Or maybe it’s more helpful to focus on the “unsaid” messages of a baby blessing. One of the reasons that I’m drawn to the rite is that it’s not only a call for divine guidance for this new baby through life, but the very act suggests how committed and dedicated the parent is in all of this. Even as the father says “I bless you that…,” turning the baby over to God’s care, he is also subtly saying “And I’m going to be there, every step of the way to help you with this. I love you and care for you. You’re stuck with me.” A baby blessing not only calls on God to watch over the kid, but it witnesses that the parents are all in on this, that they’re committing to do their best to make these child’s dreams–even and especially if they’re different from the ones their parents have for them–become reality. Their life is meaningful and eternally rich and important for both their heavenly and temporal guardians.

When I was a missionary in Mexico, we met a young woman who wanted to join the church and be baptized. Soon after baptism, we were explaining all of the other “minor” rituals the church has: home dedications, blessings for the sick–then we got to baby blessings. “I want one of those,” she said. My companion and I looked a bit confused: um, you’re 26 years old–that’s kind of a “one-time” type of deal. It doesn’t play an eternal role, like baptism or something, so it’s no big deal if you missed out. “I know,” she replied. “But I never got one, and I’d like a baby blessing.” Looking back on her situation, I guess I can see where she’s coming from: she was never close to her parents; she was raised by relatives who cared for her but never totally loved her; she was very shy, had very little self-esteem, and seemed to be spinning her wheels in life. For someone in her shoes, a baby blessing suggests what might have been: what if I had parents there ready to receive me into this world, what if they were prepared to love me like nothing else, what if my life had been infused from the very beginning with the divine, an eternal purpose, a transcendent meaning?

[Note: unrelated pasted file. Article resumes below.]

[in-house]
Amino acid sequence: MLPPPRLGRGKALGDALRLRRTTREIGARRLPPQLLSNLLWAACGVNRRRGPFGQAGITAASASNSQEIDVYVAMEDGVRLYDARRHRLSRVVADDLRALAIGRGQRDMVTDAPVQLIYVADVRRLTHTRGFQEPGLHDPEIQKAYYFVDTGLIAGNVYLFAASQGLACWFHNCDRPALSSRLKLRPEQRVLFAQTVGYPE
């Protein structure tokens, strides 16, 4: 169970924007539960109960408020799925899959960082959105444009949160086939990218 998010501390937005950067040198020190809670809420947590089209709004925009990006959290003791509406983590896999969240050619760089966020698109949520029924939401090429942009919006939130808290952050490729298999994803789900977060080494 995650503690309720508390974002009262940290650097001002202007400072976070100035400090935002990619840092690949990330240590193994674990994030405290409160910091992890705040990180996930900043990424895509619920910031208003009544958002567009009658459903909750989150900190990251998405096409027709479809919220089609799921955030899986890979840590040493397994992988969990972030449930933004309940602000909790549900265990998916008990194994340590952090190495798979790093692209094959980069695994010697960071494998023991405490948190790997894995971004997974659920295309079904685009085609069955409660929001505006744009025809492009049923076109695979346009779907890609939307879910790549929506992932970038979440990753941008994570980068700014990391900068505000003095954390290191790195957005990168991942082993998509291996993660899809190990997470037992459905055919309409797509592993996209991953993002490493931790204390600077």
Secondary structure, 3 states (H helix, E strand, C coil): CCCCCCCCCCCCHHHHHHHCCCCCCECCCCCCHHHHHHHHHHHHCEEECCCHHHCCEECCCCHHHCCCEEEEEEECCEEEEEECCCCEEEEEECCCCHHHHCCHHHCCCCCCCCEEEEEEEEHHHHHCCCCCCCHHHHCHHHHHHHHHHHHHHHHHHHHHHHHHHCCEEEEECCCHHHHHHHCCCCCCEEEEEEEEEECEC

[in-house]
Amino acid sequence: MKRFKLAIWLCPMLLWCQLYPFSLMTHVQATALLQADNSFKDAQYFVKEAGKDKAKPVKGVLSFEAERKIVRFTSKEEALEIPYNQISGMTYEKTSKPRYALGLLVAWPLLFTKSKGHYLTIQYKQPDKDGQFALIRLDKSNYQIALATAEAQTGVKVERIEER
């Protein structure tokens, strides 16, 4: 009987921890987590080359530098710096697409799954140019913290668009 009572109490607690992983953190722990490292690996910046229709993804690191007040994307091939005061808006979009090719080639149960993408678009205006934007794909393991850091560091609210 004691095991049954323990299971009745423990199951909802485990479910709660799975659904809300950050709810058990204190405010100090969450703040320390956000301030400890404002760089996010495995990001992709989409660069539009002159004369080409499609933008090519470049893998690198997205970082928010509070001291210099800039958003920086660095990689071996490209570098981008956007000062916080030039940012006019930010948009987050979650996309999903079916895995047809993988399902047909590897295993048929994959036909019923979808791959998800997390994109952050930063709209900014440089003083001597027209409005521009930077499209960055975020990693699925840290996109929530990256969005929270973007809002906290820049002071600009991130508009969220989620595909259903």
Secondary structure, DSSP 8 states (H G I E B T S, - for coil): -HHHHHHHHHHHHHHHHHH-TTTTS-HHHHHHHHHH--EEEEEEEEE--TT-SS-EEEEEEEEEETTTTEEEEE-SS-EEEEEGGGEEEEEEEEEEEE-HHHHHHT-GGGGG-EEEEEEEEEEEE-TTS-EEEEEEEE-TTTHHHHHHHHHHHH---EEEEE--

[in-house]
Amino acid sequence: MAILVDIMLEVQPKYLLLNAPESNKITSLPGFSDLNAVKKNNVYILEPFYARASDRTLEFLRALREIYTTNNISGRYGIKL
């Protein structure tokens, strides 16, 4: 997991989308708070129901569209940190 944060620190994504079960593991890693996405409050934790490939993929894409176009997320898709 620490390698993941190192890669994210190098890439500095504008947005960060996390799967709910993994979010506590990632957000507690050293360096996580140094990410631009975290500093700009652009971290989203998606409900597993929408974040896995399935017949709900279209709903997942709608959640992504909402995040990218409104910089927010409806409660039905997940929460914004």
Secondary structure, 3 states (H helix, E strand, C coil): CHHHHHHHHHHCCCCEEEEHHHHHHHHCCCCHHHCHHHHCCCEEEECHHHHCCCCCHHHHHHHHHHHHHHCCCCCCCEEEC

Of course, it is just a blessing and the by next week, I probably won’t remember exactly what I said for Norah or Ruby anymore than I remember Dorothy’s blessing. But there’s a lot the ritual itself can say even as I struggle to find the appropriate words: “Norah, Ruby, we’re here for you–whether you like it or not (and at some point, you won’t like it). We want you to love life, to suck the marrow from the bone, and–hopefully–to become better than we ever were. And we’re here to help make that happen. Try to forgive us.”

Categories: Uncategorized
  1. lachelle
    December 12, 2010 at 3:35 pm

    Dallin, that is really thoughtful and quite beautiful. So how did it go down? Did you revert to the traditional checklist or something else?

  2. December 19, 2010 at 4:40 pm

    I really have no idea what I said up there. I wrote down the night before a couple of things I would have liked to have said: mainly the type of virtues I hoped they would develop, but I really don’t know what came out. Ultimately, I just didn’t want to give each baby the same blessing, and I think I avoided that much.